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Ciena (NYSE:CIEN) Seems To Use Debt Rather Sparingly

Simply Wall St

David Iben put it well when he said, 'Volatility is not a risk we care about. What we care about is avoiding the permanent loss of capital.' When we think about how risky a company is, we always like to look at its use of debt, since debt overload can lead to ruin. We note that Ciena Corporation (NYSE:CIEN) does have debt on its balance sheet. But should shareholders be worried about its use of debt?

What Risk Does Debt Bring?

Debt is a tool to help businesses grow, but if a business is incapable of paying off its lenders, then it exists at their mercy. Ultimately, if the company can't fulfill its legal obligations to repay debt, shareholders could walk away with nothing. However, a more usual (but still expensive) situation is where a company must dilute shareholders at a cheap share price simply to get debt under control. Of course, plenty of companies use debt to fund growth, without any negative consequences. When we examine debt levels, we first consider both cash and debt levels, together.

See our latest analysis for Ciena

How Much Debt Does Ciena Carry?

You can click the graphic below for the historical numbers, but it shows that Ciena had US$622.2m of debt in April 2019, down from US$942.6m, one year before. But it also has US$818.5m in cash to offset that, meaning it has US$196.3m net cash.

NYSE:CIEN Historical Debt, August 21st 2019

How Healthy Is Ciena's Balance Sheet?

The latest balance sheet data shows that Ciena had liabilities of US$769.4m due within a year, and liabilities of US$854.2m falling due after that. Offsetting this, it had US$818.5m in cash and US$842.6m in receivables that were due within 12 months. So it actually has US$37.5m more liquid assets than total liabilities.

Having regard to Ciena's size, it seems that its liquid assets are well balanced with its total liabilities. So it's very unlikely that the US$6.43b company is short on cash, but still worth keeping an eye on the balance sheet. Simply put, the fact that Ciena has more cash than debt is arguably a good indication that it can manage its debt safely.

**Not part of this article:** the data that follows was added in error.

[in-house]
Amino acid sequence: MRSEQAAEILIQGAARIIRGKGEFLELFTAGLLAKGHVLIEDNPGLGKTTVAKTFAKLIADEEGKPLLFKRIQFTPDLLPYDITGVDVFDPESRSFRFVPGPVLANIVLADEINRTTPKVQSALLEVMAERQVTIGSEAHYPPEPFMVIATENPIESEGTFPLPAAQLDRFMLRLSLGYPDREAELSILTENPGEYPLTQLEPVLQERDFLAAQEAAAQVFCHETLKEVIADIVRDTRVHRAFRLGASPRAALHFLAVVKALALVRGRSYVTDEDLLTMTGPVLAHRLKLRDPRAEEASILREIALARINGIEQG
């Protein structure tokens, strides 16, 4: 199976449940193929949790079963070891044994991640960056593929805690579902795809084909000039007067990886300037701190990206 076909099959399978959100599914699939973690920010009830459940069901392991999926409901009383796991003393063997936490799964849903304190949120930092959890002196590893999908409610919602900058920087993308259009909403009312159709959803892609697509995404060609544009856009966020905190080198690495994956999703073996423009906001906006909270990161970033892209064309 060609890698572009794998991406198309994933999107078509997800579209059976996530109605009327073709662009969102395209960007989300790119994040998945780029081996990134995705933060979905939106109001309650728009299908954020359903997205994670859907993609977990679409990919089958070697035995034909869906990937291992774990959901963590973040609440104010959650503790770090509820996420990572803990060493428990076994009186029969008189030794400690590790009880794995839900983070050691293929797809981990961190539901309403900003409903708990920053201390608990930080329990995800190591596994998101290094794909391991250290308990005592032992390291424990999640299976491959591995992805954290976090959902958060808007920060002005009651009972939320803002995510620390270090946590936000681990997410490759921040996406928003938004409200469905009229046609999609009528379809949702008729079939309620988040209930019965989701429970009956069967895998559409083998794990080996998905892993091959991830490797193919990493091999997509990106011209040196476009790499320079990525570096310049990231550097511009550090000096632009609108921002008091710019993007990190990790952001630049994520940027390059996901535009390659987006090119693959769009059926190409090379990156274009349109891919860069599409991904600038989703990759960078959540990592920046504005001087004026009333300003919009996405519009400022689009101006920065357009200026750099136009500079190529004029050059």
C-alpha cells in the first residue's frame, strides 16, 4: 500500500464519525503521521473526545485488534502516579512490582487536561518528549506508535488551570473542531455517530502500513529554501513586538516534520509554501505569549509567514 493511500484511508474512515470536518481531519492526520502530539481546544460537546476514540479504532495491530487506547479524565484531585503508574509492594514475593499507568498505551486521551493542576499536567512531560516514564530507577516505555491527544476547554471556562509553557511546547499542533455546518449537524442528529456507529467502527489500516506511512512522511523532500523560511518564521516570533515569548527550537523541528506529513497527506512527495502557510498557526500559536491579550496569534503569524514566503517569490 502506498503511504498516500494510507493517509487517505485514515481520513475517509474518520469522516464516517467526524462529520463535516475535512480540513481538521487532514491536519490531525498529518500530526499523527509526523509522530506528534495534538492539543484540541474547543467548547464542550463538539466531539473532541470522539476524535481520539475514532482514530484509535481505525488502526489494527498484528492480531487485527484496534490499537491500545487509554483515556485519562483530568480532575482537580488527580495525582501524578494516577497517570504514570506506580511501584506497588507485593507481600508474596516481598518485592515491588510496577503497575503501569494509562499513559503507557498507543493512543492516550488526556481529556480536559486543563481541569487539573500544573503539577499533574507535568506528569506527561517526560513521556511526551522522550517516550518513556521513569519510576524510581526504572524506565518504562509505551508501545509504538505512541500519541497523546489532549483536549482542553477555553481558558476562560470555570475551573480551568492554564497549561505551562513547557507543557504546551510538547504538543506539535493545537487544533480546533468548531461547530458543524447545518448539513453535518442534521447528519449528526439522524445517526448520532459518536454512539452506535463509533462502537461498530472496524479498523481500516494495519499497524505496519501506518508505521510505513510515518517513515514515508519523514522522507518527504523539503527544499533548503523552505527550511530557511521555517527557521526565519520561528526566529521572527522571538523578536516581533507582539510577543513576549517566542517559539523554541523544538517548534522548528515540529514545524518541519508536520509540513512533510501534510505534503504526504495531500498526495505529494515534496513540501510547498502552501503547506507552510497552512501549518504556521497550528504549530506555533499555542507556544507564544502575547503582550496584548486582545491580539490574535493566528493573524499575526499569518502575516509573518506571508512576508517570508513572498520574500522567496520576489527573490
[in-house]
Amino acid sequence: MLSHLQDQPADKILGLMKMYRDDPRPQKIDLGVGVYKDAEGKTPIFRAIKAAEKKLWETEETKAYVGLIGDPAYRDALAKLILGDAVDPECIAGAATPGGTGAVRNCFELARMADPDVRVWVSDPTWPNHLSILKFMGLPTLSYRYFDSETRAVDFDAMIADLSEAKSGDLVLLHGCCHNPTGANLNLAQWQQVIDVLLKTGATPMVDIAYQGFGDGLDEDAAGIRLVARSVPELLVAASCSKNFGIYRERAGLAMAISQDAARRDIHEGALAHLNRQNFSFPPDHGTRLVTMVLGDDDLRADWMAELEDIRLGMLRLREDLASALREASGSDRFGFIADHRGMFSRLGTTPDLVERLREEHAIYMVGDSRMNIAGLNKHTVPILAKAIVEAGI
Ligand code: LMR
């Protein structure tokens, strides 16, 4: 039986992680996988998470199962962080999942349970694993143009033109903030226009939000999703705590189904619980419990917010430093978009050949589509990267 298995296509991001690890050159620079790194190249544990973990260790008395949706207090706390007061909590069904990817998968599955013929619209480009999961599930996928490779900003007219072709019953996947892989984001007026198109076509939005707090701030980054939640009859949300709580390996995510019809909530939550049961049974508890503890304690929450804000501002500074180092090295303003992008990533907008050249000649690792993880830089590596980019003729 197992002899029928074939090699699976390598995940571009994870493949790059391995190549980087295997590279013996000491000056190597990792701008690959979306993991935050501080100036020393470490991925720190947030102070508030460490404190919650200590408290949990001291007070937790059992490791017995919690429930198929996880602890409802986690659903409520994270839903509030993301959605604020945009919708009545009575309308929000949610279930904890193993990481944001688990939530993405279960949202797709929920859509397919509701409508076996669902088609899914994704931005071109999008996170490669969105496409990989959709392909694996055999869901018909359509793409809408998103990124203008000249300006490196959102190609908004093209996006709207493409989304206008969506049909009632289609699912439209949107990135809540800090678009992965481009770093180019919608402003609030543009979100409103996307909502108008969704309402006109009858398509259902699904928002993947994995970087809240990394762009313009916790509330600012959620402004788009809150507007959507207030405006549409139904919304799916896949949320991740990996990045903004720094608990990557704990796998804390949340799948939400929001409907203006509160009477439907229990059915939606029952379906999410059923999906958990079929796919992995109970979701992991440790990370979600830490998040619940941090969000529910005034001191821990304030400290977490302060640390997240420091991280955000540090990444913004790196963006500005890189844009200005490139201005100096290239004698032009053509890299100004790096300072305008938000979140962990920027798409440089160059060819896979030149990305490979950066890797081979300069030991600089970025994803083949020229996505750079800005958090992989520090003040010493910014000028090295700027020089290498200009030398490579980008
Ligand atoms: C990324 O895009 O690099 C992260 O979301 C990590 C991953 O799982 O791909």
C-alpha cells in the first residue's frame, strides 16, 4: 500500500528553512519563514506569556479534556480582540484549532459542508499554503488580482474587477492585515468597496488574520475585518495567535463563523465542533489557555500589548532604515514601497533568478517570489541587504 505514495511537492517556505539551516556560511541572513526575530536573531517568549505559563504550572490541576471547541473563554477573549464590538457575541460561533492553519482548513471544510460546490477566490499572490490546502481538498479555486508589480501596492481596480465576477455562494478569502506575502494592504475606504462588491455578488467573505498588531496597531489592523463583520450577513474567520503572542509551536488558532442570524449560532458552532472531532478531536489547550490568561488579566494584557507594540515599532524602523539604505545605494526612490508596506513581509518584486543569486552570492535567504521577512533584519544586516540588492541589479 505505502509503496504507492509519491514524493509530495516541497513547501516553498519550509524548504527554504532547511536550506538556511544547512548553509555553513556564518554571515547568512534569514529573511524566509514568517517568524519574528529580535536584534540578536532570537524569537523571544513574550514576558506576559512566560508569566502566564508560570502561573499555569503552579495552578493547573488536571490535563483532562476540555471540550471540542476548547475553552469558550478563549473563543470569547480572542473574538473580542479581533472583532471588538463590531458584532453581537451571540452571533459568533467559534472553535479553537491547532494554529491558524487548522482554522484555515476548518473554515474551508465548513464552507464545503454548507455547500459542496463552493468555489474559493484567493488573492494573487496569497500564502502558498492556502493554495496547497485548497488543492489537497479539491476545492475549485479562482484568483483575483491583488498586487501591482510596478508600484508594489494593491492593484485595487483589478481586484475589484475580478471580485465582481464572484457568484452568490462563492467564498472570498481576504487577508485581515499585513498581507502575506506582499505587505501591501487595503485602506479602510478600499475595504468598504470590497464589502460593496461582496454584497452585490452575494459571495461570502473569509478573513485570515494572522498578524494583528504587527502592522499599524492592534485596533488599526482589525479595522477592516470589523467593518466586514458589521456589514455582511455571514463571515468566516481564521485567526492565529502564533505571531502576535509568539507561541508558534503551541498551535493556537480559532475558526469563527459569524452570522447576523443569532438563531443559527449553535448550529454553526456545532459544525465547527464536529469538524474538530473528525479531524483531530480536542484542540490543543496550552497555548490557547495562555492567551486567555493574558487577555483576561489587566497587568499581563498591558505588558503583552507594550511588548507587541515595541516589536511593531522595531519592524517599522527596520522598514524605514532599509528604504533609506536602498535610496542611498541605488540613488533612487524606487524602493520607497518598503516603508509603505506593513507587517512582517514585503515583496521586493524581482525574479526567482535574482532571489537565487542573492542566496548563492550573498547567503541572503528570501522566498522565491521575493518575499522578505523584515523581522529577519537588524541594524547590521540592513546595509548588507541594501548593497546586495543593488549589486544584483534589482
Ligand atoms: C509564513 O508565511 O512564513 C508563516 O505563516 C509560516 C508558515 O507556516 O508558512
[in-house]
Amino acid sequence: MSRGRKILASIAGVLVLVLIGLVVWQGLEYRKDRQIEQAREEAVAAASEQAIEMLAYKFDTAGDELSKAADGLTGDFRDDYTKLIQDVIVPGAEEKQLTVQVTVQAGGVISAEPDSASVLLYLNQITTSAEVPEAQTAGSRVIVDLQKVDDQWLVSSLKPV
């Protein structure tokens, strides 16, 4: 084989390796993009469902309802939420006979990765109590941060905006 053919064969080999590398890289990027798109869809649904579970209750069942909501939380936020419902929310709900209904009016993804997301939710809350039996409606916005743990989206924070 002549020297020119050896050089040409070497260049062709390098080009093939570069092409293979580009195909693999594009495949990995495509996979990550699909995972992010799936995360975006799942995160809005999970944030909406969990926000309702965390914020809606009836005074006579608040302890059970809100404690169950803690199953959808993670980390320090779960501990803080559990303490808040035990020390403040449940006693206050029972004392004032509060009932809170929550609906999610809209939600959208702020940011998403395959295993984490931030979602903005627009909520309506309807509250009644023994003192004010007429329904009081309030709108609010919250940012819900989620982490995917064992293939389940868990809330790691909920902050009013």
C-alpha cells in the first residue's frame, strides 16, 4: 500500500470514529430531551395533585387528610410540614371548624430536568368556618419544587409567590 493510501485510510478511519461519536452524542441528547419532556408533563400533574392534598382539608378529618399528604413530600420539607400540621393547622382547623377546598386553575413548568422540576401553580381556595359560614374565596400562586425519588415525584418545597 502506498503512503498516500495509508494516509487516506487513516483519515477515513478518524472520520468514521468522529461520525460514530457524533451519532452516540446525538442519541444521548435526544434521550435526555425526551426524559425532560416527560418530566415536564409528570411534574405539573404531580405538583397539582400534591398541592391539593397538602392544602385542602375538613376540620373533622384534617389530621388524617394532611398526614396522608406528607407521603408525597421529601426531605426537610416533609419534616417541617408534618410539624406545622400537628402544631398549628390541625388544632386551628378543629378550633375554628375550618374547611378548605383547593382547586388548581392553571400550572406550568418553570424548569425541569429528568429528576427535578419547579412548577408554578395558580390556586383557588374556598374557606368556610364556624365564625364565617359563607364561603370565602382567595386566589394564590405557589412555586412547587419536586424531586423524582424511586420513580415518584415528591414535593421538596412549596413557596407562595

In addition to that, we're happy to report that Ciena has boosted its EBIT by 68%, thus reducing the spectre of future debt repayments. The balance sheet is clearly the area to focus on when you are analysing debt. But it is future earnings, more than anything, that will determine Ciena's ability to maintain a healthy balance sheet going forward. So if you want to see what the professionals think, you might find this free report on analyst profit forecasts to be interesting.

Finally, a business needs free cash flow to pay off debt; accounting profits just don't cut it. Ciena may have net cash on the balance sheet, but it is still interesting to look at how well the business converts its earnings before interest and tax (EBIT) to free cash flow, because that will influence both its need for, and its capacity to manage debt. During the last three years, Ciena produced sturdy free cash flow equating to 70% of its EBIT, about what we'd expect. This free cash flow puts the company in a good position to pay down debt, when appropriate.

Summing up

While it is always sensible to investigate a company's debt, in this case Ciena has US$196m in net cash and a decent-looking balance sheet. And we liked the look of last year's 68% year-on-year EBIT growth. So we don't think Ciena's use of debt is risky. Another factor that would give us confidence in Ciena would be if insiders have been buying shares: if you're conscious of that signal too, you can find out instantly by clicking this link.

If, after all that, you're more interested in a fast growing company with a rock-solid balance sheet, then check out our list of net cash growth stocks without delay.

We aim to bring you long-term focused research analysis driven by fundamental data. Note that our analysis may not factor in the latest price-sensitive company announcements or qualitative material.

If you spot an error that warrants correction, please contact the editor at editorial-team@simplywallst.com. This article by Simply Wall St is general in nature. It does not constitute a recommendation to buy or sell any stock, and does not take account of your objectives, or your financial situation. Simply Wall St has no position in the stocks mentioned. Thank you for reading.